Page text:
Which Myers Briggs characters are compatible

The truth about Myers-Briggs guys

The Myers-Briggs Type Indicator (MBTI) is the most commonly administered psychological test. Most likely, most of you have taken it once, if not more than once.

The Myers-Brigg typology is based on Jung's theory of psychological types. It was built by the mother-daughter team of Katherine Cook Briggs and Isabel Briggs Myers. Katherine Briggs had used Jungian to analyze notions of personality characters in literature. Although the MBTI is based on Jung's theory, it was actually Isabel Myer's interpretation of that theory that lies under the design of the test.

For example, in Jung's theory there is no "judgment of perception" (J vs. P) dimension, which was a creation of Myers and Briggs. So there are problems with both the theory and the design of the MBTI. Unfortunately, Myers and Briggs weren't very good at test construction and psychometrics.

Either or or both?

Serious psychometric problems are associated with the MBTI. For example, a problem that affects all typologies is that scores are divided into categories. In other words, you are either an extrovert ("E") or an introvert ("I"). In fact, the personality dimensions are continuous, with people being more or less extroverted or introverted.

In addition, the MBTI has a forced-choice format that requires you to choose between an Extroversionor an object of introversion (or an object of thought or feeling, etc.). Your score and type are based on how many of each you choose. So you can select 11 extraversion items and 9 introversion items and be an "E" while another "E" can have 20 extraversion items and no introversion. However, they will get the same “score”.

Many people who have taken the MBTI multiple times have wondered why their types change with each administration. Why when the personality is relatively stable? Scoring creates an additional problem in that you might get an "E" (11 vs. 9) during a test administration and become an "I" (9 vs. 11) the next time you change just two items. This is one reason for the low reliability of the test repetition in the MBTI.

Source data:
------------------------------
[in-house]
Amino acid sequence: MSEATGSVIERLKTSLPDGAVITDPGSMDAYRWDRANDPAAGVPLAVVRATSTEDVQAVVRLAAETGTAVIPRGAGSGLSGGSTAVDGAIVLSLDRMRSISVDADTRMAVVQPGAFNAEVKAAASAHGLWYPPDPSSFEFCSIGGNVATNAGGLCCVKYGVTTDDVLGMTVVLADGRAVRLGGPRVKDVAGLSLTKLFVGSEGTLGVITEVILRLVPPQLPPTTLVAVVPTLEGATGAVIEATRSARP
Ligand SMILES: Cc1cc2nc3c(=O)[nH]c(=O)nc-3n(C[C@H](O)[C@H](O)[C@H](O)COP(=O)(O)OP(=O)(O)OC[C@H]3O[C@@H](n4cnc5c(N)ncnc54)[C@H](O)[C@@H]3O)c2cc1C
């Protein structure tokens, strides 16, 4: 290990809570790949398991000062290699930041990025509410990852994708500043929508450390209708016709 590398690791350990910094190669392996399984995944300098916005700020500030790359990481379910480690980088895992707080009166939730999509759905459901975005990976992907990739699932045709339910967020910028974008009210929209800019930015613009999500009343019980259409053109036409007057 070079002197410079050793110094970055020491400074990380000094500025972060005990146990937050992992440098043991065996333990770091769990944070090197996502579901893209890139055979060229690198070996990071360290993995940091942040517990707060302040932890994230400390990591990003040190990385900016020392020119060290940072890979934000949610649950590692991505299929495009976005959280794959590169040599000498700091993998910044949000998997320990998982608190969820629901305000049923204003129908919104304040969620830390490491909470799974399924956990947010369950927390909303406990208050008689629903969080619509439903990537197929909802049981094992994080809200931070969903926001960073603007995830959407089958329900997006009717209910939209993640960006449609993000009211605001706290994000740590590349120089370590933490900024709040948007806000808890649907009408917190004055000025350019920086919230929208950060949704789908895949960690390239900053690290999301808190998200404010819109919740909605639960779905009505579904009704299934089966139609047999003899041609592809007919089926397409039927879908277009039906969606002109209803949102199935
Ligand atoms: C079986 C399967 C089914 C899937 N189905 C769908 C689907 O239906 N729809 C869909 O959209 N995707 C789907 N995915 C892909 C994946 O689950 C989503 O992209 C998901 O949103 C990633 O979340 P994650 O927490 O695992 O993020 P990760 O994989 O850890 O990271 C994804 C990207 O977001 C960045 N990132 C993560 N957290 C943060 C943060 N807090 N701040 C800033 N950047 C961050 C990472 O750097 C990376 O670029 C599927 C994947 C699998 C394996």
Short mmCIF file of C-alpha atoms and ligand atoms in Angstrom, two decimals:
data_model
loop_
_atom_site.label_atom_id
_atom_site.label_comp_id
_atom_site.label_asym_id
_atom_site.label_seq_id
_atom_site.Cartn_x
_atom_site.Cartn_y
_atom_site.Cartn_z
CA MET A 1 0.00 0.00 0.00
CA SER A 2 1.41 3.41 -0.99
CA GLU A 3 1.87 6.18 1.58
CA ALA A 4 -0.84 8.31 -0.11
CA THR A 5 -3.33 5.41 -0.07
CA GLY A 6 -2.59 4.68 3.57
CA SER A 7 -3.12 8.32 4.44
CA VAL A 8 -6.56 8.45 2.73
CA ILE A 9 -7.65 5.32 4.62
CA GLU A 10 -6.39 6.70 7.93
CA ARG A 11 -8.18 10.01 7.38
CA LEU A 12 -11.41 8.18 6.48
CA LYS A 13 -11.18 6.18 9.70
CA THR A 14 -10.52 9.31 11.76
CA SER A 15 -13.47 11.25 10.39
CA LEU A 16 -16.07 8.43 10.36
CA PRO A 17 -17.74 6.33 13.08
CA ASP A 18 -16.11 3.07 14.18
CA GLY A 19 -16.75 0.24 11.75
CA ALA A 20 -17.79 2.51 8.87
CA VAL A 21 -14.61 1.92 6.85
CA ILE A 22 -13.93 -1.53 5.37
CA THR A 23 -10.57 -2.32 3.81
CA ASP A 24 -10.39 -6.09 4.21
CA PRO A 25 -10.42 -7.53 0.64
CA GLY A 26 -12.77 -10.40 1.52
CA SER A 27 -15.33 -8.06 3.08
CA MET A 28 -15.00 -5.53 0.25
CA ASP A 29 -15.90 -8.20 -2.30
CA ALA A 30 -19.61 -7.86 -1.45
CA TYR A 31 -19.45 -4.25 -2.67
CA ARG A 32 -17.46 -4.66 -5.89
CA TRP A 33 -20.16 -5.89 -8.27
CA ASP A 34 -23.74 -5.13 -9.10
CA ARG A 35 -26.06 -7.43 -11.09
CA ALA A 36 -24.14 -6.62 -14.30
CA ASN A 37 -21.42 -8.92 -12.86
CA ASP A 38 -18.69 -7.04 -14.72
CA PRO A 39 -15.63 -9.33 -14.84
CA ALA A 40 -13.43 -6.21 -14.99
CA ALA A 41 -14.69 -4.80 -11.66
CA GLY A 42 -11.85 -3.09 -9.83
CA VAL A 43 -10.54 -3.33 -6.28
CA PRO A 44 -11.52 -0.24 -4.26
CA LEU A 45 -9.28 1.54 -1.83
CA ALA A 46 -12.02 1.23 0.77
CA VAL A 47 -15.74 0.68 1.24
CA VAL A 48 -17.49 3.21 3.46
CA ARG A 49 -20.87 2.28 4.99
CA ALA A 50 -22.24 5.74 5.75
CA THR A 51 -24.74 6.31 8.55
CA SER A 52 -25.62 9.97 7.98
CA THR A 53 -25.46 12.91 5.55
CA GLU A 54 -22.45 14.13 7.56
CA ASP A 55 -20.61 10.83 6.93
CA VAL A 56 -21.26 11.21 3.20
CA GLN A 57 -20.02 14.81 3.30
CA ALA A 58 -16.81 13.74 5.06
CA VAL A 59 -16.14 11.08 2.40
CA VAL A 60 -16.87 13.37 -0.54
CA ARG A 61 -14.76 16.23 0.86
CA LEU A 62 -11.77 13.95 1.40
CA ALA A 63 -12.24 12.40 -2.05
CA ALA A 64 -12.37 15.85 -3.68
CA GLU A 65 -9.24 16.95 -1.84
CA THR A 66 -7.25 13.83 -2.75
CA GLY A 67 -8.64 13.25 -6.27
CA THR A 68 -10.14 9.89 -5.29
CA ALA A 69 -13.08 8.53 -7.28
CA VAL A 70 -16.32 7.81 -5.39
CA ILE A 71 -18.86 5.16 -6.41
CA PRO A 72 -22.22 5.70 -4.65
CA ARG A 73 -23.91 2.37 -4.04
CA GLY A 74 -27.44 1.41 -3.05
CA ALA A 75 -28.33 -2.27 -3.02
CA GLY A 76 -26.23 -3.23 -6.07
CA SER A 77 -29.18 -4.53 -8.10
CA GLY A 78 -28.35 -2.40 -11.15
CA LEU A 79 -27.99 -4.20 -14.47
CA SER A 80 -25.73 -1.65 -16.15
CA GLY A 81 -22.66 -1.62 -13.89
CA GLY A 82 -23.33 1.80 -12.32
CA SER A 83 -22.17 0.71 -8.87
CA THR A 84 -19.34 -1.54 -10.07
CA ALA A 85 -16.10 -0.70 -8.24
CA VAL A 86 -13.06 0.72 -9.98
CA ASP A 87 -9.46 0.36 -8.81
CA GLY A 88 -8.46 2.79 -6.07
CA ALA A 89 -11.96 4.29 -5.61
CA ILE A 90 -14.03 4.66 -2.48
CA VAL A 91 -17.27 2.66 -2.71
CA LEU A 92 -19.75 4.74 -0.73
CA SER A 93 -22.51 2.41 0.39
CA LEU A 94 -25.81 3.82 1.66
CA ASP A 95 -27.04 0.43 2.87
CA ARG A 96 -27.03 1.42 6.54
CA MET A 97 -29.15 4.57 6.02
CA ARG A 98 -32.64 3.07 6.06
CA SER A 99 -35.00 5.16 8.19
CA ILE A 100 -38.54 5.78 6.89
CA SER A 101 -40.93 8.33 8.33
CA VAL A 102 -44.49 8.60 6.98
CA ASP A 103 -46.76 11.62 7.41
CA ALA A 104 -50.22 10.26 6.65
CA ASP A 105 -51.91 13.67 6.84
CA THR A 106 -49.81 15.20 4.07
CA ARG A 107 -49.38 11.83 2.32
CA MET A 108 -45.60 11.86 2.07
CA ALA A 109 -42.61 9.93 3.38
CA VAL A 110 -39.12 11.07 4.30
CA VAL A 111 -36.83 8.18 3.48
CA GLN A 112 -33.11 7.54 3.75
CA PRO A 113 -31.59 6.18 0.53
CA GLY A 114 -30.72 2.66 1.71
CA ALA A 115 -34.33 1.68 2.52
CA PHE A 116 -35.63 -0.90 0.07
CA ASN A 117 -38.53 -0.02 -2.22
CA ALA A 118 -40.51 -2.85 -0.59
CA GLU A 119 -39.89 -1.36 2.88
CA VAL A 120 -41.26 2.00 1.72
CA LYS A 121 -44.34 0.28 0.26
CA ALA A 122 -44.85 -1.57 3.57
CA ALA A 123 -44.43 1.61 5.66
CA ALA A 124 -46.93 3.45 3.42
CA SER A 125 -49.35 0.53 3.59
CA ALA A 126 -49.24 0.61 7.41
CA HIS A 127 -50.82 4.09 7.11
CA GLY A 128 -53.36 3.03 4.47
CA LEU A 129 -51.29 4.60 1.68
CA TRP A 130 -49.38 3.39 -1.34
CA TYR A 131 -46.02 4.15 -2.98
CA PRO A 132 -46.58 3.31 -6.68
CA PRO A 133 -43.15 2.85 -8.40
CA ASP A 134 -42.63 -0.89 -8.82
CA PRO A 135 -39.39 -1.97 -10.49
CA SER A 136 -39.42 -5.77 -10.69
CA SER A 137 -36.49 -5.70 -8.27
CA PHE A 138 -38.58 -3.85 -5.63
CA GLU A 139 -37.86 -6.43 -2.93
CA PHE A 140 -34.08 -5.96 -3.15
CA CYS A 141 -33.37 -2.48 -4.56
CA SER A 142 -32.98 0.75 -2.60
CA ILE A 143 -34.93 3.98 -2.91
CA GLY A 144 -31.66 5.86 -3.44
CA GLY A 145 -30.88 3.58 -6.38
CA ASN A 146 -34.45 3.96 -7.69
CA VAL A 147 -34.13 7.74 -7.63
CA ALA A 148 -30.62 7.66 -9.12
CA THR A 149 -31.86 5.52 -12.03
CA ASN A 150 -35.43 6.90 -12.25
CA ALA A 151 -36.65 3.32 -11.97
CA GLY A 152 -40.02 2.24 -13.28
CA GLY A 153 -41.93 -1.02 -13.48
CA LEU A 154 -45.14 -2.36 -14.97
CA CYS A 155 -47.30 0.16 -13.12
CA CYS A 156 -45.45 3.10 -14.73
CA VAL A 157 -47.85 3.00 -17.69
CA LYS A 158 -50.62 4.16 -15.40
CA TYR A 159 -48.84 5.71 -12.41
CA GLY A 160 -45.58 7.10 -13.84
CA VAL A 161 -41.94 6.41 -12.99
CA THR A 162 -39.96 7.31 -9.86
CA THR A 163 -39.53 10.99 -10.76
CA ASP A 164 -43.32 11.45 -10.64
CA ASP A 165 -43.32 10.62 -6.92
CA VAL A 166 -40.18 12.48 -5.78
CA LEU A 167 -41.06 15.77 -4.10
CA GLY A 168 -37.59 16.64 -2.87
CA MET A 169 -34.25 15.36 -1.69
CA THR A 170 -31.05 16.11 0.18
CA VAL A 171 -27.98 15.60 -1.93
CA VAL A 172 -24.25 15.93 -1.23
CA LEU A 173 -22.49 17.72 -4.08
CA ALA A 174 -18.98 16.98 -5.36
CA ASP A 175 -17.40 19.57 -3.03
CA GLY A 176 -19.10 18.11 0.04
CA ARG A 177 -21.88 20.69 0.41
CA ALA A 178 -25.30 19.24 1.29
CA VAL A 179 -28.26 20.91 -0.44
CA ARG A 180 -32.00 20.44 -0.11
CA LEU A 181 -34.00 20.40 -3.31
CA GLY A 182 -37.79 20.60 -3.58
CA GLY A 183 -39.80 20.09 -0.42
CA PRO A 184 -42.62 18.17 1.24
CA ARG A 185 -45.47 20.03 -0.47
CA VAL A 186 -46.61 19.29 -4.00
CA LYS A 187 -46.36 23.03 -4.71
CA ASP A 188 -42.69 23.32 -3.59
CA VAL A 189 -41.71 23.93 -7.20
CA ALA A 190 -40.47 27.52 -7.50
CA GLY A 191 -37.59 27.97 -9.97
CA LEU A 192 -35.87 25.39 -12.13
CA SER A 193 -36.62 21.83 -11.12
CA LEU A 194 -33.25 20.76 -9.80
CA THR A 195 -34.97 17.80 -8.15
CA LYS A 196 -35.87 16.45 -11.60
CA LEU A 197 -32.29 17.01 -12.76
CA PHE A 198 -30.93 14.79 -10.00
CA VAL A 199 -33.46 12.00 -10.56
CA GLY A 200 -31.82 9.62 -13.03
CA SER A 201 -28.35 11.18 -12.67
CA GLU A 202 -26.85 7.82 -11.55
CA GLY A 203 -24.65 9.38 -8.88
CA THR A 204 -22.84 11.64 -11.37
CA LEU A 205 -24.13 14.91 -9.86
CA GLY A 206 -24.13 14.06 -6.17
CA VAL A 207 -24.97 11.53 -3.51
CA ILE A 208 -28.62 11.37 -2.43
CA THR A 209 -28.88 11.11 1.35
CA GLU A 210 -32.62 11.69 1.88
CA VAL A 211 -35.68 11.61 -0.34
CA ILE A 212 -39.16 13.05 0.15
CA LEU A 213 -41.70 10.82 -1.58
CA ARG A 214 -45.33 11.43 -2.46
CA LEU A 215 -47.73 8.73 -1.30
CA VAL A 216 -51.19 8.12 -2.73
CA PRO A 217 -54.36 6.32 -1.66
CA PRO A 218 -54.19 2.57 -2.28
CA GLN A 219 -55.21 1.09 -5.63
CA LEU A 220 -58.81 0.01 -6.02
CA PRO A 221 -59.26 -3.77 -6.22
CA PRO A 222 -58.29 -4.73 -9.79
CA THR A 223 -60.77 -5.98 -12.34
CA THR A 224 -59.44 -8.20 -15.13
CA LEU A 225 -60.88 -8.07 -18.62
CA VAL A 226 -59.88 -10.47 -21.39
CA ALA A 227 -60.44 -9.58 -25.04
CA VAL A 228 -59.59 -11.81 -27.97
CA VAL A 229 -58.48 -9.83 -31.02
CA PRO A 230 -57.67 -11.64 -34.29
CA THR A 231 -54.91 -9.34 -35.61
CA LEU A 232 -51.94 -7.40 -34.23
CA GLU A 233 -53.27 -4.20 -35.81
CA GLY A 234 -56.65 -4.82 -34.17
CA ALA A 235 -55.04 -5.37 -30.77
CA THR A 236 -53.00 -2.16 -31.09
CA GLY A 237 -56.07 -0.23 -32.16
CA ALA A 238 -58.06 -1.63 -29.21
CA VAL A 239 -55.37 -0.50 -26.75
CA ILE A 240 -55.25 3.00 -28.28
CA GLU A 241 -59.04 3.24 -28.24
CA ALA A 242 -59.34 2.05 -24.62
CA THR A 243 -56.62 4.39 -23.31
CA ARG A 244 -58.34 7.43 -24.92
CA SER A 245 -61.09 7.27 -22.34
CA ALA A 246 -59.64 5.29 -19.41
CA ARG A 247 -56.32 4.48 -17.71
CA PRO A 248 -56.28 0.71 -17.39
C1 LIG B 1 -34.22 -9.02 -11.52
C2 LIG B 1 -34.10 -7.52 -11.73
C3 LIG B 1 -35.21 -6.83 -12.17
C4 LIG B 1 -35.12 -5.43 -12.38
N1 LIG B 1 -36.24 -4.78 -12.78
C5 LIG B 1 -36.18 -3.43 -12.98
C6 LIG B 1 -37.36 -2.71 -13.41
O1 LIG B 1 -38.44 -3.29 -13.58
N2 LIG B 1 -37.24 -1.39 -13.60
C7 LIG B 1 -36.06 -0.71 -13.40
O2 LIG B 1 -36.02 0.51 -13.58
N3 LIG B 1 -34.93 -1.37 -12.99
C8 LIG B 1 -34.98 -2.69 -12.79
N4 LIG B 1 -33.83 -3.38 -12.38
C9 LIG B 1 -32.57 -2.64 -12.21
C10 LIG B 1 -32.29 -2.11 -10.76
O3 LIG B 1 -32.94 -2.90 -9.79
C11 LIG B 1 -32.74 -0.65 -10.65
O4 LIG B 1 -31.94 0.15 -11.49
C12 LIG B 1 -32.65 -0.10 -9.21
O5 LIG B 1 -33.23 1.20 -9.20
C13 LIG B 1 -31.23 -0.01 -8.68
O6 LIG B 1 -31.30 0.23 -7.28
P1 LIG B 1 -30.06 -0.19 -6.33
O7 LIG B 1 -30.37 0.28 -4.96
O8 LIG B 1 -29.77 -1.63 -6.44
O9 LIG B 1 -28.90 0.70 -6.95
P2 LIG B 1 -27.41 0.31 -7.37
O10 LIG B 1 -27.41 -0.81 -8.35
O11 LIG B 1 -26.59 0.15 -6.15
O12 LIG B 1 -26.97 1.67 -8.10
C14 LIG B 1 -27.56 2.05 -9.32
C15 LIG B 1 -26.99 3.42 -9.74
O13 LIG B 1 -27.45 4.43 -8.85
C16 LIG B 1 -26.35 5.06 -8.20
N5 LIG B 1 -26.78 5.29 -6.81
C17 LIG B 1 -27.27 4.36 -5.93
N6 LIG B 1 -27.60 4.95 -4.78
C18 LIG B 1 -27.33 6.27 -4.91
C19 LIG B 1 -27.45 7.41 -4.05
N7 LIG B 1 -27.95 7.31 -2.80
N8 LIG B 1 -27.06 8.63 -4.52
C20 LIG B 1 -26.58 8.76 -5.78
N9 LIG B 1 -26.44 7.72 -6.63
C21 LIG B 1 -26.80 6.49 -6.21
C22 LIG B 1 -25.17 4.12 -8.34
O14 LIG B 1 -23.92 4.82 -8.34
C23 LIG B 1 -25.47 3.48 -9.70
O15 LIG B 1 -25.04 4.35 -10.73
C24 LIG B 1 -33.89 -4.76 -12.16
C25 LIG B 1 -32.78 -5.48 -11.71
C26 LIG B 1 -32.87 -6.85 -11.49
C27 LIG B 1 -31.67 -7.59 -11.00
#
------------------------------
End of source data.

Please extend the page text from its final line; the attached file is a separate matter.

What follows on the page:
Problems with using the MBTI

The MBTI has been used, or should I say abused, in many ways. For example, pre-marital counseling, the MBTI was used to measure the "compatibility" of couples. There really isn't any evidence to support this use.

I've also heard of companies using the MBTI to select employees. This is an obvious abuse as there is no evidence to show the accuracy of the MBTI types in setting up.

Commonly the MBTI is used in career guidance counseling (e.g., suggesting that thinker types take on more structured jobs; extraverted into "human professions" etc.). This can also be problematic as there is little evidence of the links between MBTI types and success in particular careers.

So, MBTI. What is it good for?

Perhaps the best use for the MBTI is for self-reflection. If this serves as a starting point for discussing how people differ in personality, emphasizing tolerance of individual differences, and taking the perspectives of others, this can be a useful tool. However, it is important that the test administrator cautions against over-interpretation of the results and discusses the limitations of the instrument.

You can find good, detailed criticism of the MBTI in the references.


Pittenger, David J. (1993). The usefulness of the Myers-Briggs type indicator. Review of Educational Research, Vo. 63, # 4, 467-488.

Pittenger, David J. (2005). Myers-Briggs Type Indicator Warnings. Consulting Psychology Journal: Practice and Research, Volume 57 # 3, 210-221.